Here’s how Joseph Riley Jr.—who has been mayor of Charleston, South Carolina for 40 years—describes his job: “You have a personal relationship with people. You pick up their garbage. You make them feel safe. You try to help them when they are in trouble. It’s a chance to do things directly for people—for the poorest person in town as well as the rich.”
Riley, who plans to retire in 2016, was called perhaps “the most loved politician in America” by New York Times columnist Frank Bruni last year.
His popularity can be explained in part by a governing philosophy that evokes the spirit of the commons. “A sign of a healthy society,” he told NPR in a recent interview, “is when the things we love most are the things we share ownership of.”
No one would cast Joe Riley, dignified man who speaks with a soft voice, in the role of a political power broker. Yet he has reshaped this city of 120,000 to such an extent that few who knew it in the 1970s— as a poor, racially torn backwater that had lost hope in the future—would recognize it today. At that point, Charleston’s only claim to fame was Fort Sumter, where the opening shots of the U.S. Civil War were fired by Confederate rebels in 1861. And local African-American leader Rev. Joseph Darby notes that the outcome of the war—the emancipation of black slaves—wasn’t entirely accepted in Charleston until Riley won city hall in 1975, campaigning as a civil-rights advocate. (And as the tragic shootings show, racism is still alive.)
Charleston (a separate city from North Charleston, where the killing of Walter Scott by a policeman this spring sparked protests) enjoys a bright national reputation for its progressive policies on economic revitalization and affordable housing, a pressing problem because the city is now attracting many new residents and developments. As mayor he has vigorously preserved the city’s historic qualities, and even improved upon things with charming new parks, developments and attractions that blend in with the classic 18th- and 19th-century architecture everyone appreciates.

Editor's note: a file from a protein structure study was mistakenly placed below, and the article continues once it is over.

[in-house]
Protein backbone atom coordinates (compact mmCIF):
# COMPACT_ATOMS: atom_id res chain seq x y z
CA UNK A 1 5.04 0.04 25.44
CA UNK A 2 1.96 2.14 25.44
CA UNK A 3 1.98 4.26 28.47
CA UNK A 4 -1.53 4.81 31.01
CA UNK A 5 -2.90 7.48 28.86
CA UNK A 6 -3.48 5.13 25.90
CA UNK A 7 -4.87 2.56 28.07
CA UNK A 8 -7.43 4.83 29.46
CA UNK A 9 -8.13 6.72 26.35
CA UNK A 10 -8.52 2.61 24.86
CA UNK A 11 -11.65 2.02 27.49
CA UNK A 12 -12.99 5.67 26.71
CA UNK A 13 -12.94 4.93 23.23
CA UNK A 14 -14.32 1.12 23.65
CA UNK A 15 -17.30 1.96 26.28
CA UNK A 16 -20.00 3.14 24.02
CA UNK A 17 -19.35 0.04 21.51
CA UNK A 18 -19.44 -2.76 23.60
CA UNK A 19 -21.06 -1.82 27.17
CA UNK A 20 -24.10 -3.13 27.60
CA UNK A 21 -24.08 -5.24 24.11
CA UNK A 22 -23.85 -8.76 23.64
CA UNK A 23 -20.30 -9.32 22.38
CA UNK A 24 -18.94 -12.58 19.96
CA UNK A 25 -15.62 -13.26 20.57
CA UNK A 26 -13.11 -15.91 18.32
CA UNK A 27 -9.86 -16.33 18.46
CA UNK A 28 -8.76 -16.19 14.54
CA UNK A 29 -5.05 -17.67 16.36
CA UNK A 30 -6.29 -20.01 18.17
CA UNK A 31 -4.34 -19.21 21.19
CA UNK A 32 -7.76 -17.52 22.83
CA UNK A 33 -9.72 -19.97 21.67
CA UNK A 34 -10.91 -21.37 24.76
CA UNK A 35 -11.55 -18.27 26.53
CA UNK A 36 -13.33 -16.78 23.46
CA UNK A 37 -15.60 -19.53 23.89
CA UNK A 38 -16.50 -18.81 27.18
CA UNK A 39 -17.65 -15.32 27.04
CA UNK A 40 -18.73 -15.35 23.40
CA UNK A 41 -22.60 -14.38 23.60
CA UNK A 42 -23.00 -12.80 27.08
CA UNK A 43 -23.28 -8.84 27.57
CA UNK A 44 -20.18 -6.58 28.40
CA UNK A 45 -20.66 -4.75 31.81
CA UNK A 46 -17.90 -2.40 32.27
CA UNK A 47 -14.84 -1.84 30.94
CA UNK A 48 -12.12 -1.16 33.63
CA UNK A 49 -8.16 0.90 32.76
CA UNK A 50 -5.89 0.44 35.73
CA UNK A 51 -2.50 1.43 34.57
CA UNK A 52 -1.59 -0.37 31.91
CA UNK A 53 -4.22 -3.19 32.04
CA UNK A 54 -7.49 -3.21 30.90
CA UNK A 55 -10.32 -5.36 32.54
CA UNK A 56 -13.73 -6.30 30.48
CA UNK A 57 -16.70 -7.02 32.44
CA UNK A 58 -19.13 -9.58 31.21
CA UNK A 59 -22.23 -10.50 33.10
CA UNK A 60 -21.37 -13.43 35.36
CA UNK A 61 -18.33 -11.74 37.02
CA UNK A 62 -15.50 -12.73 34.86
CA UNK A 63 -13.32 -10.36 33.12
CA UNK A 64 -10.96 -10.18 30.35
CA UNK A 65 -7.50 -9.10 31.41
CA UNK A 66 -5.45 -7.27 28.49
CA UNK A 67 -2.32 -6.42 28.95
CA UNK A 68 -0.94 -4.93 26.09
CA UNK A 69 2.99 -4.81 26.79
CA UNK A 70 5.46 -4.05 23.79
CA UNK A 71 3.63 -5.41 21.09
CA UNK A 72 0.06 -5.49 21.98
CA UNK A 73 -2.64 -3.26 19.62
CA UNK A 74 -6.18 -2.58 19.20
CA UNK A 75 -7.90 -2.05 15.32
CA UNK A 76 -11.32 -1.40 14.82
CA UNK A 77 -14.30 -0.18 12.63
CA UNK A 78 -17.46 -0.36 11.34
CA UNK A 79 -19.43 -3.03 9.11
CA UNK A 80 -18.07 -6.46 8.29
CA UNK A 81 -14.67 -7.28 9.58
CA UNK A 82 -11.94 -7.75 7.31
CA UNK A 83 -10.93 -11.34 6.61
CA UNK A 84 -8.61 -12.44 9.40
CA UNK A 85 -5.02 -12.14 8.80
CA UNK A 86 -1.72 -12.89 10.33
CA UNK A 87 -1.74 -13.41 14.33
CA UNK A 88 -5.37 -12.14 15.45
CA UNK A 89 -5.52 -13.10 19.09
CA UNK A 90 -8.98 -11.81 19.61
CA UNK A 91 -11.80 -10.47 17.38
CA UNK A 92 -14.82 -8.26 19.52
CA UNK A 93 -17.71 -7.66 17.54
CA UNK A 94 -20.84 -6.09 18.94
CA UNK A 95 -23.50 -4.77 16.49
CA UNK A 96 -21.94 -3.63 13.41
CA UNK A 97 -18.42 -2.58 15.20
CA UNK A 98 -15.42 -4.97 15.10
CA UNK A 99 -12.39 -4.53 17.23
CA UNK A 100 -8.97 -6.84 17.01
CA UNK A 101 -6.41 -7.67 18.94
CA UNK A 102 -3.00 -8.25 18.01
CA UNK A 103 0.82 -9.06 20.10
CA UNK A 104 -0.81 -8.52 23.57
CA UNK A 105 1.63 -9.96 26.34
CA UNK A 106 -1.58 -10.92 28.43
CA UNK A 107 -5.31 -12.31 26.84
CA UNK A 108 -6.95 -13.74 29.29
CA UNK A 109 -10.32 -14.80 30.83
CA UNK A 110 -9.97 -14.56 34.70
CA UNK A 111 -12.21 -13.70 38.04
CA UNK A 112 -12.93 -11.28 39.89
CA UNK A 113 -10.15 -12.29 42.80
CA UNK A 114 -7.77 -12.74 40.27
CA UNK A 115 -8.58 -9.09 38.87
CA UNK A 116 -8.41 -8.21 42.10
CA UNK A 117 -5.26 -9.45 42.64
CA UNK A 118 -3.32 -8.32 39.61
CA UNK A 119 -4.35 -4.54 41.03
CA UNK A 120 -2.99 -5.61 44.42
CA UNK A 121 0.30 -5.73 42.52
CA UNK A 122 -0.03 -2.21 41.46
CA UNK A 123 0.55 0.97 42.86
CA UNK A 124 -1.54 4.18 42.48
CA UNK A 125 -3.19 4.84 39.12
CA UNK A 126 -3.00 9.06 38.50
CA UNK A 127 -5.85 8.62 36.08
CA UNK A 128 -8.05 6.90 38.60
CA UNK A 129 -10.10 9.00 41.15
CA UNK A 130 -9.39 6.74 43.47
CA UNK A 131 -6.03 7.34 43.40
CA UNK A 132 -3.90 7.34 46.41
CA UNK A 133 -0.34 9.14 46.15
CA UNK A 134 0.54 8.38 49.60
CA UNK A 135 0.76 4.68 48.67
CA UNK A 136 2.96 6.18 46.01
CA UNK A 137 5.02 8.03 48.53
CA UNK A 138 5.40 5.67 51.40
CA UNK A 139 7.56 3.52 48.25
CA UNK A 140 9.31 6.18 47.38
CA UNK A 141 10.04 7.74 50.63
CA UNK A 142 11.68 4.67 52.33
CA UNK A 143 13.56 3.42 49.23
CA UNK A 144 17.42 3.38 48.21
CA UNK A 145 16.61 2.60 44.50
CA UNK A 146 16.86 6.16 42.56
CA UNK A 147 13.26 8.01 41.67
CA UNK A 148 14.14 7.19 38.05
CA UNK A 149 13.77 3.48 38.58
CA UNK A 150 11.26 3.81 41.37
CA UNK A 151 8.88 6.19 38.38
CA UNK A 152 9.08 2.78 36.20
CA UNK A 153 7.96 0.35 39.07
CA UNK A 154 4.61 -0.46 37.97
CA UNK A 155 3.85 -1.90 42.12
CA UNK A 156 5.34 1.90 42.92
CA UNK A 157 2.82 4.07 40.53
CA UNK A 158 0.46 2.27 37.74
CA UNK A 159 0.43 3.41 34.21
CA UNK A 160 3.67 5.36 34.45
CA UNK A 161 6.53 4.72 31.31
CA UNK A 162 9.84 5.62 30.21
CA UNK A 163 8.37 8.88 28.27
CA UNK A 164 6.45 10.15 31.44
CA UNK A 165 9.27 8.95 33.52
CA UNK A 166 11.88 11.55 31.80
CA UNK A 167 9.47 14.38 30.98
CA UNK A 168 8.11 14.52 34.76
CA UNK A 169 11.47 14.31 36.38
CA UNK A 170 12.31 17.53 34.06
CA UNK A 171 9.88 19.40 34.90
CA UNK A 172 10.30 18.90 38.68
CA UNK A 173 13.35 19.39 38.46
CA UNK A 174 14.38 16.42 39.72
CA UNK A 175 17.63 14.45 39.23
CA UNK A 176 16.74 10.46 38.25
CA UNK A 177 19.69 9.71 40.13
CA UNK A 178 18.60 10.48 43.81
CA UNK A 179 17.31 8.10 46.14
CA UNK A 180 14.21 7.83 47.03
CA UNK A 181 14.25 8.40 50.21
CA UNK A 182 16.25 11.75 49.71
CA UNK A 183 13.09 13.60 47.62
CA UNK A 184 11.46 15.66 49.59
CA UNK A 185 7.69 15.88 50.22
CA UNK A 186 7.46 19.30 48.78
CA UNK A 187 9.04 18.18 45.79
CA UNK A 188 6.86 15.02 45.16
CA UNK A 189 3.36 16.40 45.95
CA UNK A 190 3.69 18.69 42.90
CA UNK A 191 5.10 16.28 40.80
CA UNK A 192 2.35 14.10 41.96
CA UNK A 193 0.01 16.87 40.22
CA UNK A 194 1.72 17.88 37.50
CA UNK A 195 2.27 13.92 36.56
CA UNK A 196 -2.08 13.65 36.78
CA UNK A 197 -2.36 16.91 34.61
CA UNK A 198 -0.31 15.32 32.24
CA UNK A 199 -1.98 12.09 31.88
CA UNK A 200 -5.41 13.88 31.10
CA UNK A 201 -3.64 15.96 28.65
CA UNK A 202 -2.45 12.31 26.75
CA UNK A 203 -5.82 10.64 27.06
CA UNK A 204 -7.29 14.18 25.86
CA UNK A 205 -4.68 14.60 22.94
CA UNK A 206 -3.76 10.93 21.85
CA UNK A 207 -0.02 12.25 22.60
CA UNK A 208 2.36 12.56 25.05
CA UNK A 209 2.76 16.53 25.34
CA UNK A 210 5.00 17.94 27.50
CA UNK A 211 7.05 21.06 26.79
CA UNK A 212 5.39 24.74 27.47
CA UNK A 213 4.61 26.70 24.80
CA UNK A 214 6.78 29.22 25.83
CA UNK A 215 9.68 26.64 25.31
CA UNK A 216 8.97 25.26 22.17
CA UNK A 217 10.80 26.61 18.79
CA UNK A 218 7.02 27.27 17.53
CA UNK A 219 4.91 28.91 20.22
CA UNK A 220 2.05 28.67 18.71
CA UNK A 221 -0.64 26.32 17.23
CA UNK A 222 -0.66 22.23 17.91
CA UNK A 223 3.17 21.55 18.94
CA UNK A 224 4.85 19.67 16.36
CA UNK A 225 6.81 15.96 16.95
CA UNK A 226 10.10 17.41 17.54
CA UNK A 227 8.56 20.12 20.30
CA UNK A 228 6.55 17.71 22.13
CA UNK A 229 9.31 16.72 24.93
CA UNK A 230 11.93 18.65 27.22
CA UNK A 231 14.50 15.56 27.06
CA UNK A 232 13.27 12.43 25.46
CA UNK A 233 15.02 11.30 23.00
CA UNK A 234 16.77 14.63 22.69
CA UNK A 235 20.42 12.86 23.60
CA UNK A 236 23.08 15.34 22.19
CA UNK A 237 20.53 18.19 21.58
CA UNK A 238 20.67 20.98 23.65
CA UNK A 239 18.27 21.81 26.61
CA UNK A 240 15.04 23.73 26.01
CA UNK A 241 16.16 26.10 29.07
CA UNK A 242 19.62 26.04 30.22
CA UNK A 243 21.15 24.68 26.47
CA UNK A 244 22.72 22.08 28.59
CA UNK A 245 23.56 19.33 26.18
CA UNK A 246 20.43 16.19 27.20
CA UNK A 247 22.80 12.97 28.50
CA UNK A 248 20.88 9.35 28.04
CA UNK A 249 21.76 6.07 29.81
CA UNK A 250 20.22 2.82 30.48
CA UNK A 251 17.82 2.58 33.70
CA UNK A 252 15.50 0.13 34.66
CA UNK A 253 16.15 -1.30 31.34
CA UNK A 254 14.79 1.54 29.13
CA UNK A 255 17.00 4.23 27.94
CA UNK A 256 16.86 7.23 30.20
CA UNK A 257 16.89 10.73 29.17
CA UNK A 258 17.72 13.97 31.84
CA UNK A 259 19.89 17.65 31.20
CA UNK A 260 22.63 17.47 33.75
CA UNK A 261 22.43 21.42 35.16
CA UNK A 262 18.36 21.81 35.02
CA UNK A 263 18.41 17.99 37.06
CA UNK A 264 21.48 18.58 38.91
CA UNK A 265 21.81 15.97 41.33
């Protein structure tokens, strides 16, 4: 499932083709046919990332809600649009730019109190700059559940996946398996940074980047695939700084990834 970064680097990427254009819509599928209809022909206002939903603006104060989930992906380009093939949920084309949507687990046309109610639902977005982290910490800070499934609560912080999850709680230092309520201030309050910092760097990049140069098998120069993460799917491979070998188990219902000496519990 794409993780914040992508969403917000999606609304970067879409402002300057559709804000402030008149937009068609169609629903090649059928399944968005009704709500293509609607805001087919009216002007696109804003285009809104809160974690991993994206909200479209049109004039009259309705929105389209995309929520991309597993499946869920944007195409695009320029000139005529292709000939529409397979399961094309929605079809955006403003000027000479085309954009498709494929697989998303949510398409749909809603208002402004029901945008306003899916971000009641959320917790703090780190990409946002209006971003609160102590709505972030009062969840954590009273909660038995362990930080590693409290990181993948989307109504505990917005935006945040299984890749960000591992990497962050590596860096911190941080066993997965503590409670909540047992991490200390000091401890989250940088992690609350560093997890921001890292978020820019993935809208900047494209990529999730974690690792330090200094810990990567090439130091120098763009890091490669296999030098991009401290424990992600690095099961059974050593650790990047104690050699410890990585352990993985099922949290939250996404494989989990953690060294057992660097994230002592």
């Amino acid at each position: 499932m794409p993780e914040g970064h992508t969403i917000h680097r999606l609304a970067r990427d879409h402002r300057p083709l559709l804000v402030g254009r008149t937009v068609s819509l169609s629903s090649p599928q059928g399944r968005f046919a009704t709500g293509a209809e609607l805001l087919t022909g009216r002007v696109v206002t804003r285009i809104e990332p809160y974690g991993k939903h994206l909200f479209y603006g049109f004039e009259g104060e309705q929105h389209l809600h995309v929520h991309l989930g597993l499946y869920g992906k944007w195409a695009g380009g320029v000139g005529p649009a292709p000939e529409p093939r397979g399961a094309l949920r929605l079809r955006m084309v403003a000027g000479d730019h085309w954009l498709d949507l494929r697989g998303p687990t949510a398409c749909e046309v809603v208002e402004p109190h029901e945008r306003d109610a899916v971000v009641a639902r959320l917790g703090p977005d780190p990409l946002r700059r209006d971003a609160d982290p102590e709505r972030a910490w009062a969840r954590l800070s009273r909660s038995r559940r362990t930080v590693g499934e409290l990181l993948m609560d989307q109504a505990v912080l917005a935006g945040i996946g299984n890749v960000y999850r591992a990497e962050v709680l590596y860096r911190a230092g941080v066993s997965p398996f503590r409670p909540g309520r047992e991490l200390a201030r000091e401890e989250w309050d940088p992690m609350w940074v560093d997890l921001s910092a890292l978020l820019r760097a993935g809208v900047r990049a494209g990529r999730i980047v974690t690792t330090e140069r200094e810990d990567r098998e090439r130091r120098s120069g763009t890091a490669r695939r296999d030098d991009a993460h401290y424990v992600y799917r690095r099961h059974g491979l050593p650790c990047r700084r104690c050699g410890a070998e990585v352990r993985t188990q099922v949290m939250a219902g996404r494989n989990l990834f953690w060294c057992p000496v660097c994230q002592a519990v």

Riley’s success can be seen in the delighted smiles of tourists who come from all over the U.S. to wander the city’s historical streets. Riley decided to help share what he learned with other cities through the Mayors’ Institute on City Design, which Riley founded in 1986 and is now part of the National Endowment for the Humanities.
The secret is simple: Riley’s careful attention to the details that distinguish a great city from a merely okay one. Charleston has flourished not just through the power of the mayor’s office, but through the dedication of the man in the mayor’s office. That’s the case in many places, says Amy Liu of the Brookings Institution in Washington, D.C., who tracks the progress of metropolitan regions across North America and Europe. “Mayors’ best tool is the bully pulpit. Mayors are the face and the voice of the region, even for the suburbs. What they stand up for matters a lot.”
I came to understand the magic of Riley’s leadership a few years ago when interviewing him. He patiently but stiffly answered my questions at his desk in city hall, but when we stepped outside to tour the city Riley suddenly seemed charged with electricity. My long legs struggled to keep up with his short ones as he bounded down the street, calling hello to nearly everyone we passed—black and white, young and old, rich and poor. We turned up an alley and snuck through someone’s backyard gate so I could see what Riley considers one of the finest flower gardens in town. At one point, he almost knocked me over in his excitement to point out a construction worker eating lunch on a park bench—the man using a nearby ledge for a footrest, just the way Riley planned for it to be used. Hurrying over to investigate a couple of police cars he saw stopped behind a house, he seemed visibly relieved to find that the problem was just a malfunctioning burglar alarm. He thanked each of the officers by name and we continued our stroll.
Joe Riley is one of an emerging breed of mayors around the world who see their jobs as nothing less than helping city residents to achieve security, opportunity and happiness.